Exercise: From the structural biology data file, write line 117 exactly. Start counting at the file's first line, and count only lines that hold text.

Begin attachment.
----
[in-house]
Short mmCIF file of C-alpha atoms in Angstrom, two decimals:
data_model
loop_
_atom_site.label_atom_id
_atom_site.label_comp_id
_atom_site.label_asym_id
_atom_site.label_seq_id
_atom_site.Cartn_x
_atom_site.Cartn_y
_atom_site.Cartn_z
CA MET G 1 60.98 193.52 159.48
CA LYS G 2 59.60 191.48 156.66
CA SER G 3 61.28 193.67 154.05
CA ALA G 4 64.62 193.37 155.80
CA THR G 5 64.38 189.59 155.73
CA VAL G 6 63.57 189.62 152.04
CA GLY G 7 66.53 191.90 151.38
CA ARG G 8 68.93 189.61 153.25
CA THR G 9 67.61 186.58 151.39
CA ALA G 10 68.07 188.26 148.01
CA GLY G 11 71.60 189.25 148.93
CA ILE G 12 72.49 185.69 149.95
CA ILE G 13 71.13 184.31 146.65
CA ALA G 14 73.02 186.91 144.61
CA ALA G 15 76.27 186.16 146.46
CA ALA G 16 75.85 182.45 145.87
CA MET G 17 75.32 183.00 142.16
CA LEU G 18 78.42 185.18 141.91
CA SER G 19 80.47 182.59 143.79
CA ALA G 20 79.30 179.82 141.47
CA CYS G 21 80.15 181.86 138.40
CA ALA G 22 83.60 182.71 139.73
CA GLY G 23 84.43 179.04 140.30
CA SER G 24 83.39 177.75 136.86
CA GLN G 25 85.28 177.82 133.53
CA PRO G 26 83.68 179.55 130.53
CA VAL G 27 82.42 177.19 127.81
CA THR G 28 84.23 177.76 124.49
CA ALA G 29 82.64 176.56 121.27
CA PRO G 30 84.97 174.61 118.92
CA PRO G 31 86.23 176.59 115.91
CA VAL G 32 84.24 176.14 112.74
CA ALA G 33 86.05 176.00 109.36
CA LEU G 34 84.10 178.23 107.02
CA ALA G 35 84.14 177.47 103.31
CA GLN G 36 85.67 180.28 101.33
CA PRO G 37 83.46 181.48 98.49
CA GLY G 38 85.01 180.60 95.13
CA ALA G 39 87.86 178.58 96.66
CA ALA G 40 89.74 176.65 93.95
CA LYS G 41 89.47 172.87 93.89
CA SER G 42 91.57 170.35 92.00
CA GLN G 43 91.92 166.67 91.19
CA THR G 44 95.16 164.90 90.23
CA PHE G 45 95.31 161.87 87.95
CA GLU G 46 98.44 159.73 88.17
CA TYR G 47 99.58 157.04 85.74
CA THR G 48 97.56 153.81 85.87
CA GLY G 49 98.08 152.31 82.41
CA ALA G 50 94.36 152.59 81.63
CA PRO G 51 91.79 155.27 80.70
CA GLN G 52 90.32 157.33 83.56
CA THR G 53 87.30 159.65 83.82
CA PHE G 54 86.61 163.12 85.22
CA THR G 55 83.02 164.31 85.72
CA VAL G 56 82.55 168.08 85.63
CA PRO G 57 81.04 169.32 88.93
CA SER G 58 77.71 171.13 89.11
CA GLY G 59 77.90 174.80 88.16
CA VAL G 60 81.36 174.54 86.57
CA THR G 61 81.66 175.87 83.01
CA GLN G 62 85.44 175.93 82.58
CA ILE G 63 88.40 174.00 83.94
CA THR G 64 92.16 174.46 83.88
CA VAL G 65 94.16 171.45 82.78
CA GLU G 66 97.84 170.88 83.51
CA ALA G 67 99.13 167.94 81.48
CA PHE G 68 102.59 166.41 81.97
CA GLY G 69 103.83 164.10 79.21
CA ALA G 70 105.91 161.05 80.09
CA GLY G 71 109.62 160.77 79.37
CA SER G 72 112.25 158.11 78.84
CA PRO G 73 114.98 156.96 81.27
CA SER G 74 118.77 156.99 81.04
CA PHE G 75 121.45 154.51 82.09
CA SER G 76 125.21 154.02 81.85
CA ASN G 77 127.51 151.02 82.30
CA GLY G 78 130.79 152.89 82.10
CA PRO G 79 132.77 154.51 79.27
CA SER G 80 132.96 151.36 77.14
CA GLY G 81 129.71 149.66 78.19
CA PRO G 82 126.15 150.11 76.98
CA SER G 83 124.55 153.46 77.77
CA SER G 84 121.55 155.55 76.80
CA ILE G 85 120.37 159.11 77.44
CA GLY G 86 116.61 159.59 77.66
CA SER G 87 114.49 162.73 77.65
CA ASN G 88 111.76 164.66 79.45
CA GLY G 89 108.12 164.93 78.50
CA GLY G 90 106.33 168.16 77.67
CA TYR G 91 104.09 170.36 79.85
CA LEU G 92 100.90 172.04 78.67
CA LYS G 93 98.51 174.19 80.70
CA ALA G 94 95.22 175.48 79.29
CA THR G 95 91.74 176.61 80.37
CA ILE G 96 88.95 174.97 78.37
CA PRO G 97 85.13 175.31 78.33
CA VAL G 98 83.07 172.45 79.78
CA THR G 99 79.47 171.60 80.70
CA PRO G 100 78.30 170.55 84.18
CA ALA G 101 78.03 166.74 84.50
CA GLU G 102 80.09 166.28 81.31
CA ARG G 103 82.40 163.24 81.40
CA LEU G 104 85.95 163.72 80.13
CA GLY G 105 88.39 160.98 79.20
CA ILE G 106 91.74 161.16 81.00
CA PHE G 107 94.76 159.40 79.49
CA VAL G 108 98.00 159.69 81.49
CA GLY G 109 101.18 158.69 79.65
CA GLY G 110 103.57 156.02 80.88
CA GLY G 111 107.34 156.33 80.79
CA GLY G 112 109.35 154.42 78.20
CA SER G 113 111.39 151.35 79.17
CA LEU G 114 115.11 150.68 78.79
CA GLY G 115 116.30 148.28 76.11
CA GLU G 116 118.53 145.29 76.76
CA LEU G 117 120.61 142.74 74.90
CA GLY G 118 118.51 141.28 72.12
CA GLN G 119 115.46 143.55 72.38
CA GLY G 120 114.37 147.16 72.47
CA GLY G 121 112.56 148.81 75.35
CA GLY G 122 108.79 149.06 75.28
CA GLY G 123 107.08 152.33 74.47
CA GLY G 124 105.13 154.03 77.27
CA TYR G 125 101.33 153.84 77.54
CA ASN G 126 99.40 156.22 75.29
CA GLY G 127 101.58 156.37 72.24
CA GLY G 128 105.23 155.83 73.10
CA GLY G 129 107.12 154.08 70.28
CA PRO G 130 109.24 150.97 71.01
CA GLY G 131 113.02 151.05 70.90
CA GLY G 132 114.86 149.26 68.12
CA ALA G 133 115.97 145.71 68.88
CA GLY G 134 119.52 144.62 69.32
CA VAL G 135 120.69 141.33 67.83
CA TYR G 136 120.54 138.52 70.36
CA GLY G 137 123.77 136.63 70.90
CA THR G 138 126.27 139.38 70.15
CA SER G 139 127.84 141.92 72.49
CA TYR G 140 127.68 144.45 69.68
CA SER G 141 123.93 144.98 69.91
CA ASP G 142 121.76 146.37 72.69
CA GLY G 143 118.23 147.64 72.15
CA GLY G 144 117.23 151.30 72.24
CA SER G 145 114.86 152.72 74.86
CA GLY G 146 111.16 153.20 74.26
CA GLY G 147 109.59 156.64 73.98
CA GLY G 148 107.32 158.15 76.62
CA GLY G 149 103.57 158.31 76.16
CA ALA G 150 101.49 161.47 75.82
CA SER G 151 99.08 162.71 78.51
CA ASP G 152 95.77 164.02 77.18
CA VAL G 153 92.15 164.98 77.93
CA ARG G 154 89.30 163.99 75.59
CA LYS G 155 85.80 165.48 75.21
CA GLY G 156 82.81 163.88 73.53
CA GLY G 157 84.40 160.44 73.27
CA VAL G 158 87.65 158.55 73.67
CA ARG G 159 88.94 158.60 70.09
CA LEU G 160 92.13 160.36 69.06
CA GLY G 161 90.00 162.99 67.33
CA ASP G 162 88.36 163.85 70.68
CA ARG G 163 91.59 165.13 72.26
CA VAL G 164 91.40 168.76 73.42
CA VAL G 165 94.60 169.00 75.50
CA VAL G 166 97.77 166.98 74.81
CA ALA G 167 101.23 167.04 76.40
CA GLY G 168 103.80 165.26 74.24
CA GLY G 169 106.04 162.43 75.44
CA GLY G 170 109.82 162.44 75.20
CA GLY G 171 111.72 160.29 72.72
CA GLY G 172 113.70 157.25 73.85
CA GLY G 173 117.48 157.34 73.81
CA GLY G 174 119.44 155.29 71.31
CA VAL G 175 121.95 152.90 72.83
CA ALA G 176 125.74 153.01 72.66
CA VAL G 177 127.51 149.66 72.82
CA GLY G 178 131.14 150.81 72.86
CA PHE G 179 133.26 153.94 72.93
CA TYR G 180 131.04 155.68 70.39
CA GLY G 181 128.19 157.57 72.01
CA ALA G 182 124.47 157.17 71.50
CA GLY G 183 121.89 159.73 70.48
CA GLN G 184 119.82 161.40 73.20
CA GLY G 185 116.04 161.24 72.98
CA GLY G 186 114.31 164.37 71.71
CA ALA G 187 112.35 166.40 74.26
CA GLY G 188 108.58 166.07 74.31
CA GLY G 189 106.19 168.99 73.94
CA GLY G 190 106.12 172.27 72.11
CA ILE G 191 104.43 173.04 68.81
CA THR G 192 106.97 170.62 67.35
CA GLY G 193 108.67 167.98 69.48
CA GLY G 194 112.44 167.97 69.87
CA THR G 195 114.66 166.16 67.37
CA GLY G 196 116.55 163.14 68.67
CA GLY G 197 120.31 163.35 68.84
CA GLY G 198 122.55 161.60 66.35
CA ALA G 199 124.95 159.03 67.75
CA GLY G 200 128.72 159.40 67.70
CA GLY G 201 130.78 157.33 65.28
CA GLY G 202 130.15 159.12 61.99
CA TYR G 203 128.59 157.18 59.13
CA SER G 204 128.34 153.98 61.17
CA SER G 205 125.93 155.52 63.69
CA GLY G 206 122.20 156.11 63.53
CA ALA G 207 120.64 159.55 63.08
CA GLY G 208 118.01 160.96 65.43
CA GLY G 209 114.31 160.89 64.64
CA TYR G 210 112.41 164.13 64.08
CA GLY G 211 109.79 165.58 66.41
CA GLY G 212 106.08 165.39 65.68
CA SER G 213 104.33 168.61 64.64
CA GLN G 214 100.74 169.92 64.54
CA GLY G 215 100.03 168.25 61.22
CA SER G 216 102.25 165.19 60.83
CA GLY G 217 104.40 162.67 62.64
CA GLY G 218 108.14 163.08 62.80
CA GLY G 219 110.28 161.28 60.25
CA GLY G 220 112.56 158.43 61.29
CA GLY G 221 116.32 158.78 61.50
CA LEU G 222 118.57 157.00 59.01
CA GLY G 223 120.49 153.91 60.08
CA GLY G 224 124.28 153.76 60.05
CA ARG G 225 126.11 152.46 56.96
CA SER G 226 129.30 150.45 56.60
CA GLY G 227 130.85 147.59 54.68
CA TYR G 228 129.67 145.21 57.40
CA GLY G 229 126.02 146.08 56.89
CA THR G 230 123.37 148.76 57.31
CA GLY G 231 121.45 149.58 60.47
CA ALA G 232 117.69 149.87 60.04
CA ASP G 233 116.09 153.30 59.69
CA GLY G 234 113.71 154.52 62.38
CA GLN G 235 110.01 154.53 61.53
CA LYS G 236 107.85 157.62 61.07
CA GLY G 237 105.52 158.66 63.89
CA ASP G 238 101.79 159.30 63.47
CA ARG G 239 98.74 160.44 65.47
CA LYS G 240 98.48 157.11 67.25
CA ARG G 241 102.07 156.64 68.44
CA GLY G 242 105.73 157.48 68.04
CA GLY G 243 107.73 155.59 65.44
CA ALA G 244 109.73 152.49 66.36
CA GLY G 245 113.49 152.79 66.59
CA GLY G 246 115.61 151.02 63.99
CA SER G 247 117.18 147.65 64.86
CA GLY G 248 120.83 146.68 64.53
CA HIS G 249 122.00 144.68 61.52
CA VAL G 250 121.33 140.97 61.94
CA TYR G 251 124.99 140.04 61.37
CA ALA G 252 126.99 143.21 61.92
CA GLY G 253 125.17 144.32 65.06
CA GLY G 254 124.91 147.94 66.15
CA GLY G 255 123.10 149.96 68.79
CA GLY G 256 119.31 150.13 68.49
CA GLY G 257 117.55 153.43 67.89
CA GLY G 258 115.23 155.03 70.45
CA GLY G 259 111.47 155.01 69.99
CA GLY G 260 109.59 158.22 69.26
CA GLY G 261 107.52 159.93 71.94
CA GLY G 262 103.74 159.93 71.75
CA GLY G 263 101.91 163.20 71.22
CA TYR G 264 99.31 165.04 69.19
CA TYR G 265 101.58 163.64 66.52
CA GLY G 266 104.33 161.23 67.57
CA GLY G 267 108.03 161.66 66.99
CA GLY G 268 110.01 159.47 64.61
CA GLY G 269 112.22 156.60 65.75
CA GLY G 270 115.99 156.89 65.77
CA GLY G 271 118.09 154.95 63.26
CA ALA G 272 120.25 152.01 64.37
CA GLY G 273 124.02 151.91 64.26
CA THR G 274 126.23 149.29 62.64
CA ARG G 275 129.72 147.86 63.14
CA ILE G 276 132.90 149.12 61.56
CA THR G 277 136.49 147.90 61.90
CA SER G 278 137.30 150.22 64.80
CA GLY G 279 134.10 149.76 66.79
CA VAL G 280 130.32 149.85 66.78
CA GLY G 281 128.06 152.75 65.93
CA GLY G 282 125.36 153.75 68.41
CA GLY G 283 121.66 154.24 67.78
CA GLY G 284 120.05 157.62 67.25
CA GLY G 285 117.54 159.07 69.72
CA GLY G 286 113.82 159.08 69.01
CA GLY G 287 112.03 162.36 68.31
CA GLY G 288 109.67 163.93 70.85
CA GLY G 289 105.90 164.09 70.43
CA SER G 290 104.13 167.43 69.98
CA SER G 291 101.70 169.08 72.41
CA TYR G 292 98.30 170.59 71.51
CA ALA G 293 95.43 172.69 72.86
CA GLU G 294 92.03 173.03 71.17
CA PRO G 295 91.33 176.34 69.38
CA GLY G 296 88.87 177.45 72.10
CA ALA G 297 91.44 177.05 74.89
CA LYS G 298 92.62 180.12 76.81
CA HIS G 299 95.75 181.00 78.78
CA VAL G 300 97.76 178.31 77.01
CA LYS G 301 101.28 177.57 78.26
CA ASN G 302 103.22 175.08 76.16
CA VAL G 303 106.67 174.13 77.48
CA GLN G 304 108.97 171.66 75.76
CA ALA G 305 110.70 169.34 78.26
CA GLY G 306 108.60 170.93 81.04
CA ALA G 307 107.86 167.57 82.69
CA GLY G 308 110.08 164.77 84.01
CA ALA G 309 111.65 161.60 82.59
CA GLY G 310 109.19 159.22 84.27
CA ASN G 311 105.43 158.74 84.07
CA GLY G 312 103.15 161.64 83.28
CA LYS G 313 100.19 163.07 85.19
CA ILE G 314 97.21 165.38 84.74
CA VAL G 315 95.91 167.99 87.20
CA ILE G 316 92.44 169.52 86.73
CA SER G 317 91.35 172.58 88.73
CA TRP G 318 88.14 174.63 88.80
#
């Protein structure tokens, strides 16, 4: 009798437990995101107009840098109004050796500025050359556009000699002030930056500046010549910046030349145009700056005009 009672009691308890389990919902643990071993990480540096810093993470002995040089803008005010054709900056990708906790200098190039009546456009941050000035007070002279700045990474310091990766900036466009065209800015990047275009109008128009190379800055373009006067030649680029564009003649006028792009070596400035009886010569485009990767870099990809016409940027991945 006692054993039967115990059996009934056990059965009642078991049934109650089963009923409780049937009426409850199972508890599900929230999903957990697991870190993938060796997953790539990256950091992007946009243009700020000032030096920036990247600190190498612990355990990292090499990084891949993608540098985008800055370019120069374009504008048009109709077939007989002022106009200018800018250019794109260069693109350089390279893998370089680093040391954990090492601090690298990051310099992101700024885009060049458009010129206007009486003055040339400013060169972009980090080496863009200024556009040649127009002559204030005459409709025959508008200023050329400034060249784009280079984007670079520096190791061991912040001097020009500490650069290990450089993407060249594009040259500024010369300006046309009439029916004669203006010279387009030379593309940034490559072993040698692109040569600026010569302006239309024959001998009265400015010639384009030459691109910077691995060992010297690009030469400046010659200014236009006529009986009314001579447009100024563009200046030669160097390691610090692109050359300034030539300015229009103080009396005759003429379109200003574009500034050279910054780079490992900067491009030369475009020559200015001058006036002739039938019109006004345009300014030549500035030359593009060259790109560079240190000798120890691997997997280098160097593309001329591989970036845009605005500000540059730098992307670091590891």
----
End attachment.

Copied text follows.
CA ILE G 106 91.74 161.16 81.00